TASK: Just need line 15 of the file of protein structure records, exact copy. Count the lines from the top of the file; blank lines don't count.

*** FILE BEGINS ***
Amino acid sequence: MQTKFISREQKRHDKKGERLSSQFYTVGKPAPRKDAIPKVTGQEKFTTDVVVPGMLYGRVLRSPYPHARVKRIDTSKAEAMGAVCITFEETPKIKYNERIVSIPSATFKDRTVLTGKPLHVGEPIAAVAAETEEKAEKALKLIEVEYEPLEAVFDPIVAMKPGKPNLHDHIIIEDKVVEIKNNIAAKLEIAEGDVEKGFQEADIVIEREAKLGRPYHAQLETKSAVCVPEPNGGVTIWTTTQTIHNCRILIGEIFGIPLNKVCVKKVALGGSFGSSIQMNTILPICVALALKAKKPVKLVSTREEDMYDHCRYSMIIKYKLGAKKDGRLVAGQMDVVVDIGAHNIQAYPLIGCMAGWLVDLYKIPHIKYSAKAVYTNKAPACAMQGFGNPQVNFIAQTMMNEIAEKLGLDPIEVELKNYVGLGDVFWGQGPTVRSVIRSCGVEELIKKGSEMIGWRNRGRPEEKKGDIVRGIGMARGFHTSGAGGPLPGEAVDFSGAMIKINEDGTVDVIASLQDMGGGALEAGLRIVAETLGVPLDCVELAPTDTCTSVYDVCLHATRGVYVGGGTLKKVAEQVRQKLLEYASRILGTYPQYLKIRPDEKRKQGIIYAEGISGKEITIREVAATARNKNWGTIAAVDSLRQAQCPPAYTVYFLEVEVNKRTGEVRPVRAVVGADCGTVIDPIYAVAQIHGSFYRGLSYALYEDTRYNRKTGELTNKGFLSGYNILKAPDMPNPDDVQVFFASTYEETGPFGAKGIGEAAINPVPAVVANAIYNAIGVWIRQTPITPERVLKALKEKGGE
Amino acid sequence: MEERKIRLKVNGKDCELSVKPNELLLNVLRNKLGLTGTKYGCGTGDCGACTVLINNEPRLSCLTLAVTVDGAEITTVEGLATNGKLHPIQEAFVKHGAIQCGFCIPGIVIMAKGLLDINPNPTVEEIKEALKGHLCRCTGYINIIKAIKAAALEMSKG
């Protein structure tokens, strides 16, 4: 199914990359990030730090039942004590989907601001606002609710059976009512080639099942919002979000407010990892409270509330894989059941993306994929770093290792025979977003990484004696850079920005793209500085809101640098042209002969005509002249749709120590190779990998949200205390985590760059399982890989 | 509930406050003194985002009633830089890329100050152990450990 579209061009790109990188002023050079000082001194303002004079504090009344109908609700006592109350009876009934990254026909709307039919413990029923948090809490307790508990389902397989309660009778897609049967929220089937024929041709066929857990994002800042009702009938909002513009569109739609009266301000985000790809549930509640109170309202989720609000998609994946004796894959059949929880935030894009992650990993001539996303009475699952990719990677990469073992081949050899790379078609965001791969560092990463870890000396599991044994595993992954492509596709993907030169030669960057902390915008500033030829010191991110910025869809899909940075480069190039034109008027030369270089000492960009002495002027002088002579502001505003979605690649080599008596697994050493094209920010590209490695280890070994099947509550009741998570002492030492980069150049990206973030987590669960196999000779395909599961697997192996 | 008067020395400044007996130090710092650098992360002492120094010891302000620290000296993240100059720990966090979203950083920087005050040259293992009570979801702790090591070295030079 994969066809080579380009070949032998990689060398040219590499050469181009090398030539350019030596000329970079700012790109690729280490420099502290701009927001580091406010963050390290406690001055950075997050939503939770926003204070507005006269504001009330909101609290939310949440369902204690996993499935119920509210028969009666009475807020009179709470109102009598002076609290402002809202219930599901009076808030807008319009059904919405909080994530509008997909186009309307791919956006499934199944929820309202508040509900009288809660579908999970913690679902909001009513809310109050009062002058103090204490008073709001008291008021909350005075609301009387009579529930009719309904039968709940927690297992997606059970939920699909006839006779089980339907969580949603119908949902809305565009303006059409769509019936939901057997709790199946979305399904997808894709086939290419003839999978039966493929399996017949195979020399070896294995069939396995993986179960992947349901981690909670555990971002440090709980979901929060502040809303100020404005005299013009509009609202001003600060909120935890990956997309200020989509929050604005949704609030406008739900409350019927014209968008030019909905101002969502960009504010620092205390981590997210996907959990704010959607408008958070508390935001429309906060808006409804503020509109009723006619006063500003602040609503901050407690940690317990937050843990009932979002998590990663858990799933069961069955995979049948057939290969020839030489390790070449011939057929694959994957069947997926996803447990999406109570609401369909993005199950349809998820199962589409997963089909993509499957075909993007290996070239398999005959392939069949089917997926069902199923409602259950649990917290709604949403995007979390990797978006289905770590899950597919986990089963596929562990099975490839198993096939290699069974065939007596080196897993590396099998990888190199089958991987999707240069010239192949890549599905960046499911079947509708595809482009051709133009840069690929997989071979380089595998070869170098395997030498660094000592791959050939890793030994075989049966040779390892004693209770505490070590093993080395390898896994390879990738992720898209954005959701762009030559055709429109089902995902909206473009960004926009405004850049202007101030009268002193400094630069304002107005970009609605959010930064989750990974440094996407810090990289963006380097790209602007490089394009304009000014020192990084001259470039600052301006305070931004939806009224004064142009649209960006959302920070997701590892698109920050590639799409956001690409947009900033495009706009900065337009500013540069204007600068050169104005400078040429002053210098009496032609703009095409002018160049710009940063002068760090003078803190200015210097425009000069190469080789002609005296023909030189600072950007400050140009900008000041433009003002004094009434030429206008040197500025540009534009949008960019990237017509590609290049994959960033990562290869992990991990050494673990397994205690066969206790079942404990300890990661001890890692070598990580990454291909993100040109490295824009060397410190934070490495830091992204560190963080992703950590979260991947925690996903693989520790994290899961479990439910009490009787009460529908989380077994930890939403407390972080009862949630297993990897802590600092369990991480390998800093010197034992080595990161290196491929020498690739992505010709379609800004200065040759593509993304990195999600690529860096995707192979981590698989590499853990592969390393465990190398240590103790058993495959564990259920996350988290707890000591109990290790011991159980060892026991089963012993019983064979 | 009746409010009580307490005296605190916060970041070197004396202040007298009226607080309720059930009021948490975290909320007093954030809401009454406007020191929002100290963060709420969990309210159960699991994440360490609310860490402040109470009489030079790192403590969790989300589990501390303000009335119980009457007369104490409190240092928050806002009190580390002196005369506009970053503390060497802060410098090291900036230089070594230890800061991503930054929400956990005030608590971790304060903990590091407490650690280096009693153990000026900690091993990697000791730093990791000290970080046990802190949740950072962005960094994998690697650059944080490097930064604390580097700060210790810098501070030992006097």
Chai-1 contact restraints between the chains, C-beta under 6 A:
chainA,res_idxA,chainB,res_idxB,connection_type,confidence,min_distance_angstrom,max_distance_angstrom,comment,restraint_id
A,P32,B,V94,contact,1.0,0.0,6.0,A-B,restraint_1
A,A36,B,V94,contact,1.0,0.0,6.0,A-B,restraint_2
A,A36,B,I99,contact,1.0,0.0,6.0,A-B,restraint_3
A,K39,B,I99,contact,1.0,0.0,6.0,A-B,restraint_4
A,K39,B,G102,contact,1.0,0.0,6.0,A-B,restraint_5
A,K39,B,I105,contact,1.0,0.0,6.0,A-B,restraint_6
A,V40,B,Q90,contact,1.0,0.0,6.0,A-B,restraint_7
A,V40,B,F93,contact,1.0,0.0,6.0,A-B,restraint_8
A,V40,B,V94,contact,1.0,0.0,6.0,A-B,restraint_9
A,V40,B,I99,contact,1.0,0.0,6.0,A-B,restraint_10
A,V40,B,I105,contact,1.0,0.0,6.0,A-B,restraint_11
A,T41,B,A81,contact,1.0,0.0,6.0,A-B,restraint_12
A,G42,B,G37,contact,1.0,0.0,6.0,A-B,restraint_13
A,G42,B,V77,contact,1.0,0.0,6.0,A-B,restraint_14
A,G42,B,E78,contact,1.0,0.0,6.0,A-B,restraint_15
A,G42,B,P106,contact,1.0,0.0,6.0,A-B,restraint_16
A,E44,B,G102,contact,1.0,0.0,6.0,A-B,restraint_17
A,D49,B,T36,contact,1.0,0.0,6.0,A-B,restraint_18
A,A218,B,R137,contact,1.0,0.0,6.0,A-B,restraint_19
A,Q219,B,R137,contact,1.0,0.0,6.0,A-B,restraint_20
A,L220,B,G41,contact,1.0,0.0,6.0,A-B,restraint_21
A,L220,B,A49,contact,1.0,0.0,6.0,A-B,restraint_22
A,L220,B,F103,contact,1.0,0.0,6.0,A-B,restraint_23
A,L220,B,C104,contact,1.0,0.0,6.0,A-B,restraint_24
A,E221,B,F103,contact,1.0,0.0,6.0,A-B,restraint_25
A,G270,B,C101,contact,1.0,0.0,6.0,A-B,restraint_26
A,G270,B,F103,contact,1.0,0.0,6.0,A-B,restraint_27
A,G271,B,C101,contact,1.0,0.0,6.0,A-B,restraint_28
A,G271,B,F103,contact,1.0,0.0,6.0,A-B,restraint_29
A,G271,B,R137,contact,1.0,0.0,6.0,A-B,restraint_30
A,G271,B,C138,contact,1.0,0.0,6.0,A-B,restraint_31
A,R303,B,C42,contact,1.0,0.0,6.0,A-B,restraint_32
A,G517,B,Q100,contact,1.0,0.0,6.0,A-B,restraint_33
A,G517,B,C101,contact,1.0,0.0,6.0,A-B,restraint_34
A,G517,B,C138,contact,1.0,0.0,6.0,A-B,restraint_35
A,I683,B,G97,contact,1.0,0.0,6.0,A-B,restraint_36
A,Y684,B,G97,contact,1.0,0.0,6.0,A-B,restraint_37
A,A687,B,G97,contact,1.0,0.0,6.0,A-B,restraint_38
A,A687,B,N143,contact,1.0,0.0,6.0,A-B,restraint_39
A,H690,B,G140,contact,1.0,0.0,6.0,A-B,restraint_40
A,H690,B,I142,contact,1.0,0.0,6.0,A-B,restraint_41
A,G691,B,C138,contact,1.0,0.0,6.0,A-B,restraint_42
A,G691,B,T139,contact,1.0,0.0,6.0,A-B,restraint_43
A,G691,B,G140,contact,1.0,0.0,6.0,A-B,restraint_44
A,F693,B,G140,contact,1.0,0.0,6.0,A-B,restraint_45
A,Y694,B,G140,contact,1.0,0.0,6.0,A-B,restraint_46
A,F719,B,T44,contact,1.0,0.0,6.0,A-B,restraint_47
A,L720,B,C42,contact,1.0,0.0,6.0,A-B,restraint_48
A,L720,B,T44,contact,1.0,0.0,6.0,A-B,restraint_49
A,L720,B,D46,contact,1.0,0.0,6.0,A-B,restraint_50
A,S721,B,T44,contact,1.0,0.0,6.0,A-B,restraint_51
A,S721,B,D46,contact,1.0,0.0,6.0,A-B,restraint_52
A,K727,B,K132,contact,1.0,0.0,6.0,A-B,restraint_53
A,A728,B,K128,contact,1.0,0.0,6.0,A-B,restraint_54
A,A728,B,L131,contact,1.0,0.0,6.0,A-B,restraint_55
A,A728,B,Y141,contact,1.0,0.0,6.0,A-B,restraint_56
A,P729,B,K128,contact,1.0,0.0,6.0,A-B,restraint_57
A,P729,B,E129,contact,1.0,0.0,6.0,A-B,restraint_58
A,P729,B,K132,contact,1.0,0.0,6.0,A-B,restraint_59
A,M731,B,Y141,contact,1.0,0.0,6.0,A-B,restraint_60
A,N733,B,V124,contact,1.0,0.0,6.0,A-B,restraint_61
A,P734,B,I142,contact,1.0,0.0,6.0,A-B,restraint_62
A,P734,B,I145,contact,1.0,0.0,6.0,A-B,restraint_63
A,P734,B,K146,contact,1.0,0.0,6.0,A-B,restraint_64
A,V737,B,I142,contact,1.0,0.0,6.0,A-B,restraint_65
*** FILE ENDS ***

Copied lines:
A,V40,B,I99,contact,1.0,0.0,6.0,A-B,restraint_10